I love new beginnings. They can be scary, but they’re also full of possibility.
Normally we make so many excuses for why we don’t embrace possibility – for why we can’t change. But a new beginning is a chance to shift this perspective.
For some reason, it’s easier for us to embrace change at the beginning of something, especially a brand new year. It’s a chance to recommit, readjust, and reimagine.
Last year, I used Year Compass as a way to do just that—to close out the year and plan the next one.
Their “instruction manual” reads like this:
1. Find a few quiet hours for yourself.
2. Prepare a hot drink.
3. Answer the 20 pages worth of questions that will close your year and plan the next one.
4. Praise yourself – you took a huge step towards the life you want.
There are so many products, apps, and methods to aide your review and planning at the year’s end/beginning, but this is the one I’ve used for the past two years.
I closed out 2018 and entered into a year of 2019 with increased commitment and focus. I narrowed my attention and focused on identifying the most valuable parts of my life.
It was a year of taking action—of DOING. It wasn’t about just sitting back and talking about what I want to do (although there was plenty of that). I admit my preferred modus operandi is to philosophize and plan and perfect. I like to know that everything is 100% arranged so that I have the highest chance of success.
But I’ve learned that life doesn’t actually work that way.
I’ve been my most successful when I put myself out there before I’m ready. It forces you to figure things out on the way. Pressure and responsibility have a way of moulding, building and sharpening you in a way that comfort and preparation never will.
Also in that action and unpreparedness, there is inevitable vulnerability. This is something I’ve spent the majority of my life avoiding like the plague. I want to be strong and smart and successful. I don’t want to look stupid or be second best.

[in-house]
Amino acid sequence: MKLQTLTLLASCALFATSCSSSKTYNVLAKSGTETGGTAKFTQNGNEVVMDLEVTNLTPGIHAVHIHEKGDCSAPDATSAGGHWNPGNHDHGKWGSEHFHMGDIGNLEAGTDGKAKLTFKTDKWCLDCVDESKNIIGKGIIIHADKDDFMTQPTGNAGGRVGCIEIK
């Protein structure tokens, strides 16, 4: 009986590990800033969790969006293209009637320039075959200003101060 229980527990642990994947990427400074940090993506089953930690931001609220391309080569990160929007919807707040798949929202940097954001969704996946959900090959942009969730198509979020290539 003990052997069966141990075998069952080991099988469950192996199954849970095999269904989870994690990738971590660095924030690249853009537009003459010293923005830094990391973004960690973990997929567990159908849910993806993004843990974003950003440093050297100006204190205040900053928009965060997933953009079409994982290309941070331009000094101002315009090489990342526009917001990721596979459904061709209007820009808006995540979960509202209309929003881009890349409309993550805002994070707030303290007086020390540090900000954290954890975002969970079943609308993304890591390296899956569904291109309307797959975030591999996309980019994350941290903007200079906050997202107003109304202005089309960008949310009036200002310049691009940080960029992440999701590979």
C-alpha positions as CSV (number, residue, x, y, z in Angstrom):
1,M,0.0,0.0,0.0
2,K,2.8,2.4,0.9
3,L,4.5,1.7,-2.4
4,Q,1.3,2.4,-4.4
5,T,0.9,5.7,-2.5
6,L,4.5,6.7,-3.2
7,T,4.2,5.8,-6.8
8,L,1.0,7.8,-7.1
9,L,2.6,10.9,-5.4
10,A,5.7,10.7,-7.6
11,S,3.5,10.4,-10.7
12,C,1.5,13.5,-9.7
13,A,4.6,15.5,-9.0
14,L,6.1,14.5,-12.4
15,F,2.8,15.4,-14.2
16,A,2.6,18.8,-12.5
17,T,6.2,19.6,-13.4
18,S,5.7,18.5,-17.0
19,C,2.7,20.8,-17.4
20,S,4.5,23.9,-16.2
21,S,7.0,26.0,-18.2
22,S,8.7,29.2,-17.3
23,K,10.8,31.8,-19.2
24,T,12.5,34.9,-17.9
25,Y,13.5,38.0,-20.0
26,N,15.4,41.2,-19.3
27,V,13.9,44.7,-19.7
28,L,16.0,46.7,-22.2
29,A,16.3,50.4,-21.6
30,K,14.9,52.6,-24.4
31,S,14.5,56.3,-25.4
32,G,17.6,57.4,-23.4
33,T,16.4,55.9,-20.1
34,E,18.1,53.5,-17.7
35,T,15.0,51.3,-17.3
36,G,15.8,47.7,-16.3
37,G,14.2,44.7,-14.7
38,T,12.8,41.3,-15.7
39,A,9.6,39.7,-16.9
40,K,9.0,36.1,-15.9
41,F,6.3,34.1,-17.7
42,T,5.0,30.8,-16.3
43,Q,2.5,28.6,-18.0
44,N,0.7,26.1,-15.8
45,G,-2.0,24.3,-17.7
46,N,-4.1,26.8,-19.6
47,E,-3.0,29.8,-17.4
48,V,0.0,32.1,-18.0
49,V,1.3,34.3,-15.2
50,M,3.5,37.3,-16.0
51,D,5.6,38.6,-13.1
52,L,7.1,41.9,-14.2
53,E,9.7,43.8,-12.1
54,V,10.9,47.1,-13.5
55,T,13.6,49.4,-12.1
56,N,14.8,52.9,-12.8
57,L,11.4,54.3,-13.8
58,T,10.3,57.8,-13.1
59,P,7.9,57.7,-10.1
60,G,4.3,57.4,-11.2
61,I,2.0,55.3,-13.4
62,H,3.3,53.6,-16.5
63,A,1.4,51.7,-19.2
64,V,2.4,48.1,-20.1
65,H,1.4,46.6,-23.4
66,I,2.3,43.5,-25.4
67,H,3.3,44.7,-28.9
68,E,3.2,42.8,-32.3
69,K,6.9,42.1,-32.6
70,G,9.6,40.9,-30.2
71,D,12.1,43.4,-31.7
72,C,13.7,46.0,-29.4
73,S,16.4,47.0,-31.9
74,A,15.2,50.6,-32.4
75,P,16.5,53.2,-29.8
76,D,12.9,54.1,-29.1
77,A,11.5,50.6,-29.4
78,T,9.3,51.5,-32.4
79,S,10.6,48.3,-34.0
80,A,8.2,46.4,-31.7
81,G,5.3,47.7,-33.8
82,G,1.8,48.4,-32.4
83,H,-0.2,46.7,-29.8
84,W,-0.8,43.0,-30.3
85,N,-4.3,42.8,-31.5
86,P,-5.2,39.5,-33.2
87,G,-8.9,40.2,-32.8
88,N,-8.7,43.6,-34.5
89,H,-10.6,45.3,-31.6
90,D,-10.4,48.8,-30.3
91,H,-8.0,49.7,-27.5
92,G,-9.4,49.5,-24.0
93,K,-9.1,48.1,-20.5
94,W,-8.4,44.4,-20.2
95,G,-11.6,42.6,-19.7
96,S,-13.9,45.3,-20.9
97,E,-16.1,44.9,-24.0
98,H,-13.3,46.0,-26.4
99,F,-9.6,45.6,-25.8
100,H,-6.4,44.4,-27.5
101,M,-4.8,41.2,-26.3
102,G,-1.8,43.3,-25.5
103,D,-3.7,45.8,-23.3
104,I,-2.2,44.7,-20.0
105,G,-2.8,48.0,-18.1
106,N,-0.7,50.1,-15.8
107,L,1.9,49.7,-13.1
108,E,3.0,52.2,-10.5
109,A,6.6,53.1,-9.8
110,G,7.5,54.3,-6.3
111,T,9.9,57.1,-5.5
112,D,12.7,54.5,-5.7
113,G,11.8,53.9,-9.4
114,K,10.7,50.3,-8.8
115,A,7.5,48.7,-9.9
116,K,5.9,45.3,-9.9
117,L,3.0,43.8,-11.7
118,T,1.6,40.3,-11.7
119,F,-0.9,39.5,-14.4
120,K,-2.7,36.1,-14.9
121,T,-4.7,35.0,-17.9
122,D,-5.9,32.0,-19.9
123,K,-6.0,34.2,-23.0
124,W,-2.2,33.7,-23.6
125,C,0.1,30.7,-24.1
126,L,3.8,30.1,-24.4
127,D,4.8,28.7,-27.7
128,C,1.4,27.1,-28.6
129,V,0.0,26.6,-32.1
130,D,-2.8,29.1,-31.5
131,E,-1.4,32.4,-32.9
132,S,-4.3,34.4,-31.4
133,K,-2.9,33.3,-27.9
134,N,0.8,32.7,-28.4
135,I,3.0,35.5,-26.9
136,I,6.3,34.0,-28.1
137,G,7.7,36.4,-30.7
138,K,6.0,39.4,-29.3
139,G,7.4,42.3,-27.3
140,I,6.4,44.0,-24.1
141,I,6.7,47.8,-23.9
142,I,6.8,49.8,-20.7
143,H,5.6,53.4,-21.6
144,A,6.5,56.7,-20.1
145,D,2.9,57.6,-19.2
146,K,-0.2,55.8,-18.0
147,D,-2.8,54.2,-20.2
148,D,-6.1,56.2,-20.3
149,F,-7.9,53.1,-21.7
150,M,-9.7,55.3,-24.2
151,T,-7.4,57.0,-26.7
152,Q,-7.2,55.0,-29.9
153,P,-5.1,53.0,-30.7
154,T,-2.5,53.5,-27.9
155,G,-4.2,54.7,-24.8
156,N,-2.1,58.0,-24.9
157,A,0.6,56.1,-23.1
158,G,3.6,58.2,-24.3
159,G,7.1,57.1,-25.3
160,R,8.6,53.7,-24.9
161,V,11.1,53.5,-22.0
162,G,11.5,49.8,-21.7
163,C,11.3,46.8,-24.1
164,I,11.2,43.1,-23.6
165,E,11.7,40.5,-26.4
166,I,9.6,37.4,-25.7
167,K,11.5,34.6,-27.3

However, while learning and growing, uncomfortable states of being are par for the course. We literally cannot progress without being willing to undergo some hardship, some failure and, yes, feeling like a ridiculous nincompoop (fantastic word, not-so-fantastic feeling).
But from that willingness to take action arises a confidence feedback loop. It’s the confidence that comes from learning and accomplishing something new. It’s the deep-rooted knowledge that you can pass through something difficult and come out on the other side.
It’s incredibly motivating to look back on something that you previously were unable to do and now—look at you, you magical being—now, you’re doing it! Even if you haven’t mastered it, there’s growth. And one can find great joy in that.
If it ain’t broke…
So, in light of how frikking enlightening and inspiring this past year has been (and how it was jumpstarted by the commitments I made to myself at the beginning of last year), I’ve decided to do the same thing this year. Year Compass: Year Two.
Take a look at the video below to see my process…
So what does this new year have in store? Much of the same, yet so much more. I’m also reminded of a recent tweet from James Clear’ which suggests an alternative approach to New Year’s resolutions:
So I’ll be approaching this new year with some new goals and intentions in mind, but also with an eye on useless behaviours or projects that can be put aside.
I know the tagline of 2020 being a year of 20/20 vision is pretty dang cheesy, but I quite like it. What could be better than wishing people a clearer vision of what’s important and valuable in their lives?
In light of that…Happy 20/20 to you and yours!